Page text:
The abstract should not exceed 300 words, and should be unstructured (without sub-heading such as objective, methodology, results, discussion, etc.). It should provide a clear description of the objective(s) of the study, demonstrate the methodology used, and summarize the study's prime conclusion(s). At the end, a statement regarding study's significance to a potentially wider audience should be included.
Authors can provide 4-6 keywords. First letter of each keyword should be upper case, and keywords should be separated by semicolon (;).
Published work along with any citable items should be cited in the reference list. While we follow very stringent reference formats, authors need not to spend time formatting their reference. They can submit the manuscripts formatted in any reference style (style will be formatted once the manuscript is accepted for publication), but it is preferable that they adhere to the journal format.
For Health and Medicine
Rivera uses AMA style. Items are listed numerically in the order they are cited in text.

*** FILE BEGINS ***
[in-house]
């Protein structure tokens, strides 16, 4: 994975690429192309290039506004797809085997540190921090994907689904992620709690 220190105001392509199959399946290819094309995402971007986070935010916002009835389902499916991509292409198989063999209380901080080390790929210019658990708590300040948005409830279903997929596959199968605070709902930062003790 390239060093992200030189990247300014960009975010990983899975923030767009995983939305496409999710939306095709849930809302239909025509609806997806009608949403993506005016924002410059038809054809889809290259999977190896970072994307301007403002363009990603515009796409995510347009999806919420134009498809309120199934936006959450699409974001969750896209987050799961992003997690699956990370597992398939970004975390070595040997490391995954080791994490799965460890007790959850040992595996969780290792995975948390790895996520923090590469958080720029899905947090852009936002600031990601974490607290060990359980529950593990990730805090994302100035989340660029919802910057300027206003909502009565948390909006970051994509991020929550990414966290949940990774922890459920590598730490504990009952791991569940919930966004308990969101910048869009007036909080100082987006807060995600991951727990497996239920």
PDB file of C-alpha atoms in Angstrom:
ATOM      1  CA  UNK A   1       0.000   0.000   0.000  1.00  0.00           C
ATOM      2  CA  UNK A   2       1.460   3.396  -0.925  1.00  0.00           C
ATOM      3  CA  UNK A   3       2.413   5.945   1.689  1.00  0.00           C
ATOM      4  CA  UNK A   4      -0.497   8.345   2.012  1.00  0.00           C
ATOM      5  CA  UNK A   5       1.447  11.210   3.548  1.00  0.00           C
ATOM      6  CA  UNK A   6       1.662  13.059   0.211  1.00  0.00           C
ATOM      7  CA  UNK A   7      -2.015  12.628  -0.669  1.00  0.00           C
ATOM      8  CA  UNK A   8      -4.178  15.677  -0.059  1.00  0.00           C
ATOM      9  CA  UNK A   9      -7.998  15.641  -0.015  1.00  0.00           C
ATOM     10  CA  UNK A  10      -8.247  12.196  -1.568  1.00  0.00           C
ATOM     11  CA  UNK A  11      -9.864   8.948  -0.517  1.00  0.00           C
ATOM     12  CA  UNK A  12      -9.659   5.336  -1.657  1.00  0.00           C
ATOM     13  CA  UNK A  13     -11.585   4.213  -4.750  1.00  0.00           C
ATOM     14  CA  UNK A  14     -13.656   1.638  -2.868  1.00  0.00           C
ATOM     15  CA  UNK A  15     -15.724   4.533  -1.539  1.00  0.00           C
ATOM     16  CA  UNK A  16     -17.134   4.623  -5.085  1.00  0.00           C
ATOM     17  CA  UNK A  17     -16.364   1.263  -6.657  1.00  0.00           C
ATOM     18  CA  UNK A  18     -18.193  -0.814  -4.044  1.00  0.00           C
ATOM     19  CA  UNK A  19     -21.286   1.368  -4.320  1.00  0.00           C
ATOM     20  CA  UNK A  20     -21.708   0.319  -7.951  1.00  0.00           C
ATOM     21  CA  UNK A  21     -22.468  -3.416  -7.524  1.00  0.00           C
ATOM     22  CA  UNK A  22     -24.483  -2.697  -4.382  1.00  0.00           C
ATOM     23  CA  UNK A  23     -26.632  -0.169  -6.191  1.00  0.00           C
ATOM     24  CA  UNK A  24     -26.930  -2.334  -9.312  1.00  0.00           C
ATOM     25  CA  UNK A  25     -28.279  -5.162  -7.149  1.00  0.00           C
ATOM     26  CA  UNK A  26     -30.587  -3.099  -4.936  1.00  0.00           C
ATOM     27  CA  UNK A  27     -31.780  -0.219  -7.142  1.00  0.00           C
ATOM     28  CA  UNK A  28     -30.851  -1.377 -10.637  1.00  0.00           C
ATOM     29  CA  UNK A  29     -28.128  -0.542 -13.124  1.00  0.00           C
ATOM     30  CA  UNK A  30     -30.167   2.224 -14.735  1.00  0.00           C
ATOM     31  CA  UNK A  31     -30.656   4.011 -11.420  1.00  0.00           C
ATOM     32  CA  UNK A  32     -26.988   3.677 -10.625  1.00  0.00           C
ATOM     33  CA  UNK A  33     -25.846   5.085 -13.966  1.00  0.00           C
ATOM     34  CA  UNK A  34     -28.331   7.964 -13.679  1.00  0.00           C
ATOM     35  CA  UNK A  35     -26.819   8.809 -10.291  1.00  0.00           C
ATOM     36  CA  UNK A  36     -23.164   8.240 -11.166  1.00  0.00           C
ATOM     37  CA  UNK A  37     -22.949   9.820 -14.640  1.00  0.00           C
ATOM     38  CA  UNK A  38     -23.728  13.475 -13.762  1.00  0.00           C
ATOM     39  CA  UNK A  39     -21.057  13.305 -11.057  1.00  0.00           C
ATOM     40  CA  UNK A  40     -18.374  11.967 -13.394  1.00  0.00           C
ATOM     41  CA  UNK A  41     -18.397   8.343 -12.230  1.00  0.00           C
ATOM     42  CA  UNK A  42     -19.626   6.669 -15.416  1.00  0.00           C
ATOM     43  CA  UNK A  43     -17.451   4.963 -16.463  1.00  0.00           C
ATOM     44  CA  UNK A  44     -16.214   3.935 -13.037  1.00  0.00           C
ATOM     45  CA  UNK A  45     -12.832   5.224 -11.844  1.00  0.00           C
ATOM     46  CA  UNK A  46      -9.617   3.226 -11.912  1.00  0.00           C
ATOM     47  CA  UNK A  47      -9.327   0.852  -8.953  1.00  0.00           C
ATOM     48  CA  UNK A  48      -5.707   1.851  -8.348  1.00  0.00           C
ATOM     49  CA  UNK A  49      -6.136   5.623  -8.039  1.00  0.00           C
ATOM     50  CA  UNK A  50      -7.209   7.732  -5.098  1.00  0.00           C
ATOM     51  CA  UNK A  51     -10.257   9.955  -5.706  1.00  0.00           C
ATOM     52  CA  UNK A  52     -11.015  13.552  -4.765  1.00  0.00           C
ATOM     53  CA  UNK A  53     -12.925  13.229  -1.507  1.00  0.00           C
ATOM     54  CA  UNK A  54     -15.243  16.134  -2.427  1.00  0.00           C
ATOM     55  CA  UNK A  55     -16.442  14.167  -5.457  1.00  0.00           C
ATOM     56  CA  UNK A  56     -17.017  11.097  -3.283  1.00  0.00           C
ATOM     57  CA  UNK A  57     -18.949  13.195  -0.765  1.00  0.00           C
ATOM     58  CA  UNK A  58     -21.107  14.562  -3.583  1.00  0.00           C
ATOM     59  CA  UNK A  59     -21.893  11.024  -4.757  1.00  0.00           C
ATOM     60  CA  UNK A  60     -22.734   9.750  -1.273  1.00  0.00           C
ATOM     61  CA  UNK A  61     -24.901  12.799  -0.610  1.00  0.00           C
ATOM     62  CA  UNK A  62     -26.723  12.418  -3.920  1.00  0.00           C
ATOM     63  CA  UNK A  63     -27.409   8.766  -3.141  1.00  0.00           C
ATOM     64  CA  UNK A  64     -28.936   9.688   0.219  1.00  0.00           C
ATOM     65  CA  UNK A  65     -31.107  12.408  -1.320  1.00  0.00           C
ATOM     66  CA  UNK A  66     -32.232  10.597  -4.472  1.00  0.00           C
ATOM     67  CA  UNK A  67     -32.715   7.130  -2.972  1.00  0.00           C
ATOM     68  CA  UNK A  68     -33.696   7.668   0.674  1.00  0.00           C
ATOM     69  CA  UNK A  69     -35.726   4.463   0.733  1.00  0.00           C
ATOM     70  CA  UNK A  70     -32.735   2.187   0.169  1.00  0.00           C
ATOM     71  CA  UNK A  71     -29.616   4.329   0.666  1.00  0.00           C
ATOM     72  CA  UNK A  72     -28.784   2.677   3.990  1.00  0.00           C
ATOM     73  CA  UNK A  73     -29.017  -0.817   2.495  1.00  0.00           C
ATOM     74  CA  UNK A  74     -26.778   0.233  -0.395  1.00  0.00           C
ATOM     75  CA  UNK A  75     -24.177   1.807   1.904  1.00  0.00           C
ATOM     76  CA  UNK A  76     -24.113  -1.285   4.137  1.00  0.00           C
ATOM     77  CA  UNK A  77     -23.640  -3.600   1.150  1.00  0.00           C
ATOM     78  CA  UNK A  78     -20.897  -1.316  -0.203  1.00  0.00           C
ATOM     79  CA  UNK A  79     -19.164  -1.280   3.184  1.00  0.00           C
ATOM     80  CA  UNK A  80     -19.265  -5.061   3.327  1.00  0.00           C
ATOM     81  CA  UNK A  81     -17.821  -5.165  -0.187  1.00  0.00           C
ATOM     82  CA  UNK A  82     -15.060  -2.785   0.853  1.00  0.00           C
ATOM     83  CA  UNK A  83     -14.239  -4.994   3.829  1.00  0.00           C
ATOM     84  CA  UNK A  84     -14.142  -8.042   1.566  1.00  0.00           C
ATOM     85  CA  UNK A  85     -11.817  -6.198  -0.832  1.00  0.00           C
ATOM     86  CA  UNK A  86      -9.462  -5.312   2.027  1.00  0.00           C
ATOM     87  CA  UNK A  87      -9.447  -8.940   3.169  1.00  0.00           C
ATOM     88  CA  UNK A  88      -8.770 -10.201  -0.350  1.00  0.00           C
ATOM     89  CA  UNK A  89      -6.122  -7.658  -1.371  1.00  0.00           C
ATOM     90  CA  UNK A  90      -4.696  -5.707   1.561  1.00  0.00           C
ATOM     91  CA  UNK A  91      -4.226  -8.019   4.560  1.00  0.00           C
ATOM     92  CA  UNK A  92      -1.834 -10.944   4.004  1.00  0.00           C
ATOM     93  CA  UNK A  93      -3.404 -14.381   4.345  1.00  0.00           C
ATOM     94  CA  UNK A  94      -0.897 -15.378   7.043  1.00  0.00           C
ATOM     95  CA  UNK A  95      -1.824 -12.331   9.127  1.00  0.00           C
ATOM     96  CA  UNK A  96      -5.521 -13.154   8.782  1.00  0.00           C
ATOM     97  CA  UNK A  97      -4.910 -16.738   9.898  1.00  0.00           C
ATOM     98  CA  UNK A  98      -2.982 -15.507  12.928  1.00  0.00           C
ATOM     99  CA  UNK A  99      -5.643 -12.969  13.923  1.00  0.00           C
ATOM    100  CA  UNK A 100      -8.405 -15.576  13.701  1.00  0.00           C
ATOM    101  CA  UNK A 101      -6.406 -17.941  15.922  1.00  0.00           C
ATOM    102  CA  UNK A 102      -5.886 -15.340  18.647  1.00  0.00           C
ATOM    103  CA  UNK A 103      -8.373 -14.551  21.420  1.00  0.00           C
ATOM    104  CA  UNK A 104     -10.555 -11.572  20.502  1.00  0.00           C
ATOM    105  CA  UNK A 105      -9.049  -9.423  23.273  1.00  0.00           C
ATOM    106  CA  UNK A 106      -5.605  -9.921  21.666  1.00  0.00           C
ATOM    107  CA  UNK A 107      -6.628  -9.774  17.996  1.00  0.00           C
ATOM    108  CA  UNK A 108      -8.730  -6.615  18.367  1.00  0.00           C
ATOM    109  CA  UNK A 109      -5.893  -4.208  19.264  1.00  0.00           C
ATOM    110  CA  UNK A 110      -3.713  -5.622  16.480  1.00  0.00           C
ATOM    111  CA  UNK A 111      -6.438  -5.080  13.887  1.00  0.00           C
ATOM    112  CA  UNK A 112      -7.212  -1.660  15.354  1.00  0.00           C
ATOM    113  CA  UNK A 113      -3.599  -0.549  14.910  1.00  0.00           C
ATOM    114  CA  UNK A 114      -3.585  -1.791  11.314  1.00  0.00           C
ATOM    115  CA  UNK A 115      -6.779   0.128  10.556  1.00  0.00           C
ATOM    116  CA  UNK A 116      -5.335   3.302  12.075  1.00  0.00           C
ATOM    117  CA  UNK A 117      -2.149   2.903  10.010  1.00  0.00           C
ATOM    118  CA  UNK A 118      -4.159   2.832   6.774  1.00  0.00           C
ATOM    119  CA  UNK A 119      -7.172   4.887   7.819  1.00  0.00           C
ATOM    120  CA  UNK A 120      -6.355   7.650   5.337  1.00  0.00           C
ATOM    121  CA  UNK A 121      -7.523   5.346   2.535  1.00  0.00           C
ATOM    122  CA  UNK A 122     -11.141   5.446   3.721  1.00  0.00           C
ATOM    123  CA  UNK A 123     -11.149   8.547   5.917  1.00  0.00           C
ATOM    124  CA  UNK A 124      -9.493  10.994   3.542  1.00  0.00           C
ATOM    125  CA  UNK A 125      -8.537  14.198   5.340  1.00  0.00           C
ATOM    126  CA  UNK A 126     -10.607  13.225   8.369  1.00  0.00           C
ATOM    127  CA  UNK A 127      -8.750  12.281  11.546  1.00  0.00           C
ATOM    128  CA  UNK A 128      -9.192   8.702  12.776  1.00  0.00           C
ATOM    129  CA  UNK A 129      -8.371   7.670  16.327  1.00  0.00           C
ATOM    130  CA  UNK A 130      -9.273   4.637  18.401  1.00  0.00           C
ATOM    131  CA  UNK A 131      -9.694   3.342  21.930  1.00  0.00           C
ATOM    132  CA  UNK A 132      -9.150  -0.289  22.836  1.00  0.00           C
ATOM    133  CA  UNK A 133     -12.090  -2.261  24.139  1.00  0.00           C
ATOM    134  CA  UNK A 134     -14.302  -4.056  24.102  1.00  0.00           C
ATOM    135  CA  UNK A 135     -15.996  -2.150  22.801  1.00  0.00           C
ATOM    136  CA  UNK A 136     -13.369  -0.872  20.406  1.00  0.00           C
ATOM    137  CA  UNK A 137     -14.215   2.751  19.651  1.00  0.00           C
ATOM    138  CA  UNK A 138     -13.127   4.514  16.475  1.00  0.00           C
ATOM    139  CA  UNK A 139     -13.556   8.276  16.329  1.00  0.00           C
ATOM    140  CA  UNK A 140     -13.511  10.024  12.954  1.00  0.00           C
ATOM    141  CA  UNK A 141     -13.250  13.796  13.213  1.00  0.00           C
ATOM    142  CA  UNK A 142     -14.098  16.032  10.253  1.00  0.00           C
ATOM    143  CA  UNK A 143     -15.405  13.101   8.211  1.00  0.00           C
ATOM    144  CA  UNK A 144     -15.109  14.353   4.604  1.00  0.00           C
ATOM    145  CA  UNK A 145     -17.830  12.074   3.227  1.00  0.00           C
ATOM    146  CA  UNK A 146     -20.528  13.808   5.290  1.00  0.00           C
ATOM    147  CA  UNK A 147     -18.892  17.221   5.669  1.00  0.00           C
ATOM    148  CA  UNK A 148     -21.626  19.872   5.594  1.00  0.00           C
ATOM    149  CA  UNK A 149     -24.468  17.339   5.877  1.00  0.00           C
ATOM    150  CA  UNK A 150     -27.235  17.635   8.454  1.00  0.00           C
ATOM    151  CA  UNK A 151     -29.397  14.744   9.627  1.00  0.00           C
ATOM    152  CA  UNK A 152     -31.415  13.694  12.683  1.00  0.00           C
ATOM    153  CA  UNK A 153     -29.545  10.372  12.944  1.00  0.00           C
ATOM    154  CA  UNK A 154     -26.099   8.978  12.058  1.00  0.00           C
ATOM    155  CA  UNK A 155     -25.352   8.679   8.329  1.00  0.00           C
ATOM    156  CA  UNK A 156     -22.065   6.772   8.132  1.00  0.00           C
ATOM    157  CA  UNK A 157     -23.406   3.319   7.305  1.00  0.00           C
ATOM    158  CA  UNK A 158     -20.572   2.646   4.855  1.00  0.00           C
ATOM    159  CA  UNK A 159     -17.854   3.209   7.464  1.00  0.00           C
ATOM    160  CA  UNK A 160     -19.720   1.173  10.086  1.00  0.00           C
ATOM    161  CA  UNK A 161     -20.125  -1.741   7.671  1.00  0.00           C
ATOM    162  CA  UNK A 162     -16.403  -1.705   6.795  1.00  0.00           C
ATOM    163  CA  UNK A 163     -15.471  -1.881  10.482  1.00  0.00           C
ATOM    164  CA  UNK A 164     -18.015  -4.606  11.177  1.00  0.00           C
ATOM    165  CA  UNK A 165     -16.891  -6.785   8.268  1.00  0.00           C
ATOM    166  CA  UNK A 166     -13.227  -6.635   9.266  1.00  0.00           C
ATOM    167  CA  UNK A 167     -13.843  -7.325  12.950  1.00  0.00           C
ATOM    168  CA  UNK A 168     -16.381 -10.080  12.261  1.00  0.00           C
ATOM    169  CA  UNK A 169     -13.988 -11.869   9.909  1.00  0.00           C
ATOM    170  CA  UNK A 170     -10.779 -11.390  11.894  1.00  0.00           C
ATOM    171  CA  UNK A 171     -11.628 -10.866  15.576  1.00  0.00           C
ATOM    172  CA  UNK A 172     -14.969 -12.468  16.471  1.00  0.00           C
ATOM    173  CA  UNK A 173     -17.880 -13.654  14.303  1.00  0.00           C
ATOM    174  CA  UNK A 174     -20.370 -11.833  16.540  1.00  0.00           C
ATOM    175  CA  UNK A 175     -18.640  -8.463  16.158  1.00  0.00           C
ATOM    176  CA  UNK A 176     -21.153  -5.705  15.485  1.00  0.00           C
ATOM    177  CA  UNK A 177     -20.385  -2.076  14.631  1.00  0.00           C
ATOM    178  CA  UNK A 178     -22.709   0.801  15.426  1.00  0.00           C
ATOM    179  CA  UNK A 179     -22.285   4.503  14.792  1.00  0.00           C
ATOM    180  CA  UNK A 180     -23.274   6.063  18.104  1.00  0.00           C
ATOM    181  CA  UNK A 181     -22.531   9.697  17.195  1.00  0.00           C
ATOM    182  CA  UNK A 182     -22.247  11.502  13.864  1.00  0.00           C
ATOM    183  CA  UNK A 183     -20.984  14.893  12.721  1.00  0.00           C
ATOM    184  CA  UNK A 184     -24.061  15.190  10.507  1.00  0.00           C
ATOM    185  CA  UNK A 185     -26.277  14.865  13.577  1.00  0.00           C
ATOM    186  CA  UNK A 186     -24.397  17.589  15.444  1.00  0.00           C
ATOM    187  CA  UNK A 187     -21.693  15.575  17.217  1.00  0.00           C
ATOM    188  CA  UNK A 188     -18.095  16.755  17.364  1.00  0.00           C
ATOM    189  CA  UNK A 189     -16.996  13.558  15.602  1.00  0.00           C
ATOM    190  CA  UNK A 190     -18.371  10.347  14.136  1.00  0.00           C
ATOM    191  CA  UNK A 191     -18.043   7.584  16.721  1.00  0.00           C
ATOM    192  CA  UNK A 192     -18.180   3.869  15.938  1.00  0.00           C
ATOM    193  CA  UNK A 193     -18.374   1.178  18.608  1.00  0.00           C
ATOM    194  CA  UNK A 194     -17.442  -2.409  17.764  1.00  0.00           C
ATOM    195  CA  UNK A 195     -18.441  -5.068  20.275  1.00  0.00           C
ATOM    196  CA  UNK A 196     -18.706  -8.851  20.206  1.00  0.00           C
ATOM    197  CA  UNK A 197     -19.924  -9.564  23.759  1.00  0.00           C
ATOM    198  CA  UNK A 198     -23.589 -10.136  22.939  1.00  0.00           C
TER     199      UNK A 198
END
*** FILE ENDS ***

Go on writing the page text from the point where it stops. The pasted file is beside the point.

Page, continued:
Example journal article (2-6 authors): Salwachter AR, Freischlag JA, Sawyer RG, Sanfey HA. The training needs and priorities of male and female surgeons and their trainees. J Am Coll Surg. 2005; 201: 199-205.
Example journal article (more than 6 authors): Fukushima H, Cureoglu S, Schachern P, et al. Cochlear changes in patients with type 1 diabetes mellitus. Otolaryngol Head Neck Surg. 2005; 133: 100-6.
Example book: Modlin J, Jenkins P. Decision Analysis in Planning for a Polio Outbreak in the United States. San Francisco, CA: Pediatric Academic Societies; 2004.
Example book chapter: Solensky R. Drug allergy: desensitization and treatment of reactions to antibiotics and aspirin. In: Lockey P, ed. Allergens and Allergen Immunotherapy. 3rd ed. New York, NY: Marcel Dekker; 2004:585-606.
Example online article: Wolf W. State’s mail-order drug plan launched. Minneapolis Star Tribune. May 14, 2004:1B.
Example article from any database: Calhoun D, Trimarco T, Meek R, Locasto D. Distinguishing diabetes: Differentiate between type 1 & type 2 DM. JEMS [serial online]. November 2011; 36(11):32-48. Available from: CINAHL Plus with Full Text, Ipswich, MA. Accessed February 2, 2012.
In-text citation: For referencing an article, a number is used. This is different from in-text citations in APA—author’s last name is not used. The order of numbering will be contingent on the order in which you use that reference within your paper. For example, the first article referenced will be given number one in superscript (1) followed by second and third articles as 2,3. In references section, the articles should appear numerically in the order they are cited within the text.